An estimated 500 prospective veterinarians and guests attended the AAVMC’s 2017 Career Fair at the Omni Shoreham Hotel in Washington, D.C. following the AAVMC’s Annual Conference and Iverson Bell Symposium.
Students gathered information from more than a dozen veterinary medical schools at display tables staffed by college representatives, including admissions officers and deans.
In the exhibition hall, students and their parents asked questions and picked up informational materials about schools, admissions requirements, and veterinary careers.
After spending time in the exhibition hall, students attended information sessions on preparing to apply to veterinary school and heard a personal story about one speaker’s unique path to a career in equine veterinary medicine. Dr. Rachel Cezar outlined how she started showing horses at a young age, which led to involvement in the 4H Club and Future Farmers of America. She eventually attended veterinary school at Michigan State and is now the director of live animal imports for the United States Department of Agriculture.
In the session on how to get into veterinary medical school, the AAVMC’s Tony Wynne, director of admissions & recruitment affairs, told attendees that many factors determine the best school for prospective veterinary students, including “location, culture, climate and cost.”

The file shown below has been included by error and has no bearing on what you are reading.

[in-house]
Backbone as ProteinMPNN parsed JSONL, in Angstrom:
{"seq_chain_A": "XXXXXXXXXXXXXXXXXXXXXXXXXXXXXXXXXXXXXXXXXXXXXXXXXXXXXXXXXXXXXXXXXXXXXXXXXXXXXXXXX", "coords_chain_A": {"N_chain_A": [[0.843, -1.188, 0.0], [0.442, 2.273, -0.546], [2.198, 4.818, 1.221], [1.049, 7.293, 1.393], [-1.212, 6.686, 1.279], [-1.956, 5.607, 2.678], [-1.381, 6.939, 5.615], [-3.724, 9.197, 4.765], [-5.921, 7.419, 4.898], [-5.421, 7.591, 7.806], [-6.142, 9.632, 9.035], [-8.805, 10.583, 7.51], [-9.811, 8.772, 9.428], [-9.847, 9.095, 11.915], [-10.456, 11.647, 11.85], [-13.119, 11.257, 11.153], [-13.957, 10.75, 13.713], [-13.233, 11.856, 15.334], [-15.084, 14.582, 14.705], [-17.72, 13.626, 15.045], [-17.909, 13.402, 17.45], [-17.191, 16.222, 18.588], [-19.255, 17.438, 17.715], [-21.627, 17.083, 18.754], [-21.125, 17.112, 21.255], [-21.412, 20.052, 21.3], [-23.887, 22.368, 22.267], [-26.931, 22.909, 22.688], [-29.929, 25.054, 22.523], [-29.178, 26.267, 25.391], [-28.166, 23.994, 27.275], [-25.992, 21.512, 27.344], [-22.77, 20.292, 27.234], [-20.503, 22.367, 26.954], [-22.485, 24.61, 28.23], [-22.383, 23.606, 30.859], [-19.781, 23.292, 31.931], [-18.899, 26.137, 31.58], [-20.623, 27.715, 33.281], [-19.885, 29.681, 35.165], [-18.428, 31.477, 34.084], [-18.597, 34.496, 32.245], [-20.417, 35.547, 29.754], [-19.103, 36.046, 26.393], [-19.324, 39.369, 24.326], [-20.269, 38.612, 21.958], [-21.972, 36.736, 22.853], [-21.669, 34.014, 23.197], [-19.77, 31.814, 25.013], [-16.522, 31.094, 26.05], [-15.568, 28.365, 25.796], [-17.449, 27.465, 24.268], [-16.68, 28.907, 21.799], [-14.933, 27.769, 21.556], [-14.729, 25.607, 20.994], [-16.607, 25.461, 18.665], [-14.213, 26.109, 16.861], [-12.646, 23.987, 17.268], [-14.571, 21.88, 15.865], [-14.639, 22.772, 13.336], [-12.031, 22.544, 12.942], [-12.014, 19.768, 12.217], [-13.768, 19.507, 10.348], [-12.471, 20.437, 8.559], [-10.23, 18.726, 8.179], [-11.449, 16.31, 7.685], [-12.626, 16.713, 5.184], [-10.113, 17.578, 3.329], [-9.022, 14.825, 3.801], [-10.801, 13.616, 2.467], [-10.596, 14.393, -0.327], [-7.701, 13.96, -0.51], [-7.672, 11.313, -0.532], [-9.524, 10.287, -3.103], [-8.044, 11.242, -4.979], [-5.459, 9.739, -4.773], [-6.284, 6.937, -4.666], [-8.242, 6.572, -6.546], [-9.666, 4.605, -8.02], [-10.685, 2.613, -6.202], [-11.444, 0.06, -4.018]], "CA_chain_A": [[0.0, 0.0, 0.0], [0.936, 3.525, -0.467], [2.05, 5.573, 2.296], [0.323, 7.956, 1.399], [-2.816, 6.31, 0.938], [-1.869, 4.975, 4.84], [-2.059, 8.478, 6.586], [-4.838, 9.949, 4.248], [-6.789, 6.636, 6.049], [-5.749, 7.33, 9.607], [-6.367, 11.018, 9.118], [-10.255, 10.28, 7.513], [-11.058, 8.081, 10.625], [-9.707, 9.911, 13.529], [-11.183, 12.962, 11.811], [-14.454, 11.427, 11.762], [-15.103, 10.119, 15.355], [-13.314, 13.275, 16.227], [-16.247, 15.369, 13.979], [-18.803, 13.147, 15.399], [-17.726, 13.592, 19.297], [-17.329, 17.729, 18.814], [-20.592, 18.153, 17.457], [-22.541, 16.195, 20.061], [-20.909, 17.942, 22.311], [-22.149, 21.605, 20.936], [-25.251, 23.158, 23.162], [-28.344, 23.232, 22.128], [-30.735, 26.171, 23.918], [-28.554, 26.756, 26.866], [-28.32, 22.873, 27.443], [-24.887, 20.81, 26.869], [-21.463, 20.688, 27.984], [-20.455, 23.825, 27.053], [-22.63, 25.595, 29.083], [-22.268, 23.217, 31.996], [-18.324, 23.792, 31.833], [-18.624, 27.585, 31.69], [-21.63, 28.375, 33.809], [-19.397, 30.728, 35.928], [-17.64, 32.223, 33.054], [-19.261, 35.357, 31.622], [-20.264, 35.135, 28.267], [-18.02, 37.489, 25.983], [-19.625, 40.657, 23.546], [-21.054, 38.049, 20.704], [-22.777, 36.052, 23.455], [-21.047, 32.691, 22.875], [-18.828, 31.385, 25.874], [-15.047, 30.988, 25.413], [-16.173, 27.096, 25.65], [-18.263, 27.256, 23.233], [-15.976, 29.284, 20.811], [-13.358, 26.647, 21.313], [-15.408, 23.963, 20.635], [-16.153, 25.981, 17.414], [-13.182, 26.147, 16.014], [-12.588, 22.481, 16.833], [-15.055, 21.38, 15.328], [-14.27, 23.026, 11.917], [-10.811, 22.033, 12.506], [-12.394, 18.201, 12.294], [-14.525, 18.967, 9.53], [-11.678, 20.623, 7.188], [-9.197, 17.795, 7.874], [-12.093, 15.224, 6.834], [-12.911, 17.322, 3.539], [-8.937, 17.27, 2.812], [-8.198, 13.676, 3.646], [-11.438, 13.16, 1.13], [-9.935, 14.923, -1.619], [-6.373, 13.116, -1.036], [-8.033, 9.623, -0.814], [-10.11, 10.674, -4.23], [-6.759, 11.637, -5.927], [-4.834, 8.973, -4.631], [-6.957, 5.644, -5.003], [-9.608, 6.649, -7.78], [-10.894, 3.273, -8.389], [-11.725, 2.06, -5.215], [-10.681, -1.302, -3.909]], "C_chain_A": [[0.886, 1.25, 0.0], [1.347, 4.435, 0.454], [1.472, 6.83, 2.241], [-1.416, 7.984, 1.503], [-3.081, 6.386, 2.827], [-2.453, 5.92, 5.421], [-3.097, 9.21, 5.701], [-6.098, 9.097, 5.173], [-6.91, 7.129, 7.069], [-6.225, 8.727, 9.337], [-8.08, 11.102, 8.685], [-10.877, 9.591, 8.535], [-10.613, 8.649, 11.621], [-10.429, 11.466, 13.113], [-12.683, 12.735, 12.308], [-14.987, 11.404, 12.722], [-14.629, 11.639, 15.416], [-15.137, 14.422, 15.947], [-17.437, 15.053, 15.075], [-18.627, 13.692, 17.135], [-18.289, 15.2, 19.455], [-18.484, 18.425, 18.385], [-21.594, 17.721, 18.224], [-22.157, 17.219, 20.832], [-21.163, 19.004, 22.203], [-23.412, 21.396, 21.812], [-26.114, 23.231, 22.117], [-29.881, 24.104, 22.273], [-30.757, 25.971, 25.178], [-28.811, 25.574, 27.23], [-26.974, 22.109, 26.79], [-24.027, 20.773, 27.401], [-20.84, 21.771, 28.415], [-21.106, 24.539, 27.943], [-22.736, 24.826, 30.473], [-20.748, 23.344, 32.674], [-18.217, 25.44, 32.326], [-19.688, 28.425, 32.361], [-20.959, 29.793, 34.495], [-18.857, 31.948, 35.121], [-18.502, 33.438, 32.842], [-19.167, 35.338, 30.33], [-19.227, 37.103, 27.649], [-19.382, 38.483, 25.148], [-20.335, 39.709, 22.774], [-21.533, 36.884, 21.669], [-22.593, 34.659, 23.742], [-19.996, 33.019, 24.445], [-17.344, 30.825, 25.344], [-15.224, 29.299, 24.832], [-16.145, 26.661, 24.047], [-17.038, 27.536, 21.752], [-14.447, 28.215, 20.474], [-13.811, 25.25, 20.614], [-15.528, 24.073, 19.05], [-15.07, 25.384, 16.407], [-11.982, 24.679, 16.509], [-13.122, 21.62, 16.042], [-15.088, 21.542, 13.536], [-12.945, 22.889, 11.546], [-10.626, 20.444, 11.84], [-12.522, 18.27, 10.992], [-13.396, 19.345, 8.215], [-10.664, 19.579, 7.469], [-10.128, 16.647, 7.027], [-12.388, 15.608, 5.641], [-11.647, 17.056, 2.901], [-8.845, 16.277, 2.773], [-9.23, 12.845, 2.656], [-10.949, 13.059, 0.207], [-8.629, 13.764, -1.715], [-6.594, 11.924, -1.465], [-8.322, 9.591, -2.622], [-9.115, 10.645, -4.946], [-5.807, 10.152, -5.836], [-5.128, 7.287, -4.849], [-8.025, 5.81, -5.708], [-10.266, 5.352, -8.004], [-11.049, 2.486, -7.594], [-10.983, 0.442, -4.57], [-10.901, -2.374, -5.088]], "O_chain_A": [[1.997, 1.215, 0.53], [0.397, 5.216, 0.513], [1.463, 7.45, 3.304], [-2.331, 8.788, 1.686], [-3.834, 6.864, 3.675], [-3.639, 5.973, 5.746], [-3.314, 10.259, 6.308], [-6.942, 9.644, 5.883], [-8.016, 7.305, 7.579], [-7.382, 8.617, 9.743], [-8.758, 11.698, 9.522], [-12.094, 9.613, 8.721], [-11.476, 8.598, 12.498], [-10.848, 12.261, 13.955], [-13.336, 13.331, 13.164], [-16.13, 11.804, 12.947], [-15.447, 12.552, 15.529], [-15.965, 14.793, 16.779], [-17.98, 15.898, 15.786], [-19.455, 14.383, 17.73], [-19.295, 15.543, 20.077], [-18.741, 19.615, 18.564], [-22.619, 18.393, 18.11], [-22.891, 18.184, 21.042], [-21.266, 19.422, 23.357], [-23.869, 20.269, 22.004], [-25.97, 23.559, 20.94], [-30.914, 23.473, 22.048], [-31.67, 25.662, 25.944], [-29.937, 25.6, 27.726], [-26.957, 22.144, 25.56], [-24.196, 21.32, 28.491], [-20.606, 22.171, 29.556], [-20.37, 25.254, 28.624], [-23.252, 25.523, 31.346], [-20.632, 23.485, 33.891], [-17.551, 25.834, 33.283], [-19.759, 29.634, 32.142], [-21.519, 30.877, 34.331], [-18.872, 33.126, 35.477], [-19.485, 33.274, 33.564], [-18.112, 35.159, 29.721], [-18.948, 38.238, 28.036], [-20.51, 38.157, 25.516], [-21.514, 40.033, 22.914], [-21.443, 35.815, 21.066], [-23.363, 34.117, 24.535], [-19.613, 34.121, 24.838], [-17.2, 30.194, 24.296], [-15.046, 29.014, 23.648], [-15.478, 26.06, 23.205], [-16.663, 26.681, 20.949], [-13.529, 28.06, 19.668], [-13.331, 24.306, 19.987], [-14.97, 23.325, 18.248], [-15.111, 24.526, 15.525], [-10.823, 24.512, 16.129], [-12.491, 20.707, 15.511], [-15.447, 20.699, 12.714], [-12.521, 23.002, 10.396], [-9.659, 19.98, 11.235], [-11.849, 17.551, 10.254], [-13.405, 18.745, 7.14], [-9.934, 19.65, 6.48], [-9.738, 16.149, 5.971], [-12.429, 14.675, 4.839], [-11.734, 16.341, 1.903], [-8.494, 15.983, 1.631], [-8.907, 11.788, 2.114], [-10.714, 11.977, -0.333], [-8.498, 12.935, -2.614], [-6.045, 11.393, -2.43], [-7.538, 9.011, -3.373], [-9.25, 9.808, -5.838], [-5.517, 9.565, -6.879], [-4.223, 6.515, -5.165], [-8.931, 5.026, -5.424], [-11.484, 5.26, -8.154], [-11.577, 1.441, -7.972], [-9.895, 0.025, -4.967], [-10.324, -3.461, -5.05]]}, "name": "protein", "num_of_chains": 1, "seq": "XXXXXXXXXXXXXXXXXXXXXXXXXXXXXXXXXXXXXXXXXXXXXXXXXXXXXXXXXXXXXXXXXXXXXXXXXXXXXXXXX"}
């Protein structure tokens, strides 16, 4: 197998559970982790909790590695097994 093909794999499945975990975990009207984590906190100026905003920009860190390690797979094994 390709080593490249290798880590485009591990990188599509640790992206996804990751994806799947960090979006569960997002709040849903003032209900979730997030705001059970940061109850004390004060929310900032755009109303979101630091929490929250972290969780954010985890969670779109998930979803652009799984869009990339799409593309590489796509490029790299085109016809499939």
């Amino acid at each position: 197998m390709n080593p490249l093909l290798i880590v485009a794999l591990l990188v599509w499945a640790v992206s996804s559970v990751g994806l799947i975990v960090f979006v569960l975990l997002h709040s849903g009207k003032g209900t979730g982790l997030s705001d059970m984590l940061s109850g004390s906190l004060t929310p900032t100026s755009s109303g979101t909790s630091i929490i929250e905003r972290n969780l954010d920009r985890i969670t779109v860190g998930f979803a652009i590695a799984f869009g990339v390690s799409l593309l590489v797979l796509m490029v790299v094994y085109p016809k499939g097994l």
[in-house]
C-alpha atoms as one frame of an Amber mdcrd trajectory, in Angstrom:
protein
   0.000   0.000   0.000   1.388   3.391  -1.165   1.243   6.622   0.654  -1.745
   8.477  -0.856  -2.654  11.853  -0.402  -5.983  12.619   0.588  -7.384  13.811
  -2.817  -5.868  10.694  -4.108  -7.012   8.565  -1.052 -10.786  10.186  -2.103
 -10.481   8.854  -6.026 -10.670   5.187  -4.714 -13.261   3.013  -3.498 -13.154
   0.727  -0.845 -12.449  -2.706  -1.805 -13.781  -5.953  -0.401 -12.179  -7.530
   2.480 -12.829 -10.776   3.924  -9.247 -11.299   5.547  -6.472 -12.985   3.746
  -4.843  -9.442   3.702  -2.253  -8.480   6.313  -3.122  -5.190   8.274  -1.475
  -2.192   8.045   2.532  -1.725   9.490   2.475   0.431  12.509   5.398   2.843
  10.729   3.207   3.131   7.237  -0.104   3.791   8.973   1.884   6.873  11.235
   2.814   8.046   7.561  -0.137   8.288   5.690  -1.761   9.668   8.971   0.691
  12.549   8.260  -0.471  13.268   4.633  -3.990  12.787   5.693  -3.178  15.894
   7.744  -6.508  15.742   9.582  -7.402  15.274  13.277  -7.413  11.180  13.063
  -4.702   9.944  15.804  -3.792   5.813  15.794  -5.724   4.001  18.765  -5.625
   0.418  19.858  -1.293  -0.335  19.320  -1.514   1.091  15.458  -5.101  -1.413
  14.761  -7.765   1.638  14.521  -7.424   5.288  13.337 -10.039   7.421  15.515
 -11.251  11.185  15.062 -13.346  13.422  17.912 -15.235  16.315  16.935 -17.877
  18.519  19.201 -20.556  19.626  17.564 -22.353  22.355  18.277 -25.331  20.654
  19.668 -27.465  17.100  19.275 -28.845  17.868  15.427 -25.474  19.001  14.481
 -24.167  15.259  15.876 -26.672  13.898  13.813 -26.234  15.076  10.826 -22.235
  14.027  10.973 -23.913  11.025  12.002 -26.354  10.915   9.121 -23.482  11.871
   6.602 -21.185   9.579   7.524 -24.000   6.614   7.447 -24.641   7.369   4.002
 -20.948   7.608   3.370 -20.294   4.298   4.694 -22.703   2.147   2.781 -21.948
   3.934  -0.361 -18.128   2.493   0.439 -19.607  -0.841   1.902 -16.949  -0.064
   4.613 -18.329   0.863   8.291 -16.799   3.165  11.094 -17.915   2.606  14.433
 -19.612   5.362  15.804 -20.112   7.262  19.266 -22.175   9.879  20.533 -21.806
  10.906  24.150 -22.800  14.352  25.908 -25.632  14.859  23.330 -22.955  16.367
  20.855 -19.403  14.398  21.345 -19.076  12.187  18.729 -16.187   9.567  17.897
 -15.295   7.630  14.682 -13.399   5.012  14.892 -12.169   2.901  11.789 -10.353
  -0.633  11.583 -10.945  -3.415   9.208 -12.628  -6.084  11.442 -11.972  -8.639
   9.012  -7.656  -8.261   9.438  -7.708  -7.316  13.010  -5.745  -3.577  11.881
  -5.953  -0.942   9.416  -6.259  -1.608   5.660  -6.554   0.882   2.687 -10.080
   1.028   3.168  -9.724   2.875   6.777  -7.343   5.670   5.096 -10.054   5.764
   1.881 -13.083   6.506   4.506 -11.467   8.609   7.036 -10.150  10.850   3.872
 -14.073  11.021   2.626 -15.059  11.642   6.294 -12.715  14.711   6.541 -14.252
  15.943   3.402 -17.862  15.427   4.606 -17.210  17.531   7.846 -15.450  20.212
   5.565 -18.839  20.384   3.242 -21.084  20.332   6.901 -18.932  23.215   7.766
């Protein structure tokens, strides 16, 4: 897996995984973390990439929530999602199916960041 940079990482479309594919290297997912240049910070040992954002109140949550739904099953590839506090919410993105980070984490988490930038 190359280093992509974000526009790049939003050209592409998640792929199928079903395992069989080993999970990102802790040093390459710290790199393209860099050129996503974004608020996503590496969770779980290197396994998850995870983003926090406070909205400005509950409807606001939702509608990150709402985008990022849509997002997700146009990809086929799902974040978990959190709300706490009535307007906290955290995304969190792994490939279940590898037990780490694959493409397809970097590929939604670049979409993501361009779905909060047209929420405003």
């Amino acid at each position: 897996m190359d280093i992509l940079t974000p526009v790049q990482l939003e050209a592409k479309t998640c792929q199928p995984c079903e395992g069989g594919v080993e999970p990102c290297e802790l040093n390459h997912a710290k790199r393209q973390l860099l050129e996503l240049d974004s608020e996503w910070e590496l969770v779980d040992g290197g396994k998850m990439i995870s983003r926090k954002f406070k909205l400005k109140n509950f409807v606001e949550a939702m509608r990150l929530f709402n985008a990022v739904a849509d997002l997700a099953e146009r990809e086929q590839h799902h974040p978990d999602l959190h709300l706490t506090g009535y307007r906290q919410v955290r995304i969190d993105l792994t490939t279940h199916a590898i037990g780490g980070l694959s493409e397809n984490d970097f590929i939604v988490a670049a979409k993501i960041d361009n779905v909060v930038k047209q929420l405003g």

He stressed that it’s “important to get on a campus and talk to students” in order to get a realistic assessment of the school, based on real life experiences, and warned about the two major reasons for an application’s rejection: (1) applying to a school for which the applicant is not qualified and (2) not reading or following directions.
Members of the student panel also stressed the importance of culture and values. “Vet school is not just hard to get into but hard to stay in,” said veterinary student Felix Rodriguez from Louisiana State University. “You can get good experiences no matter where you go, but find a place where you feel comfortable and can find a support system. I’m Hispanic and I wanted to go to a more culturally diverse place where I could speak Spanish with other people.”
During information sessions, students could answer questions to earn t-shirts that said, "I am a Future Veterinarian."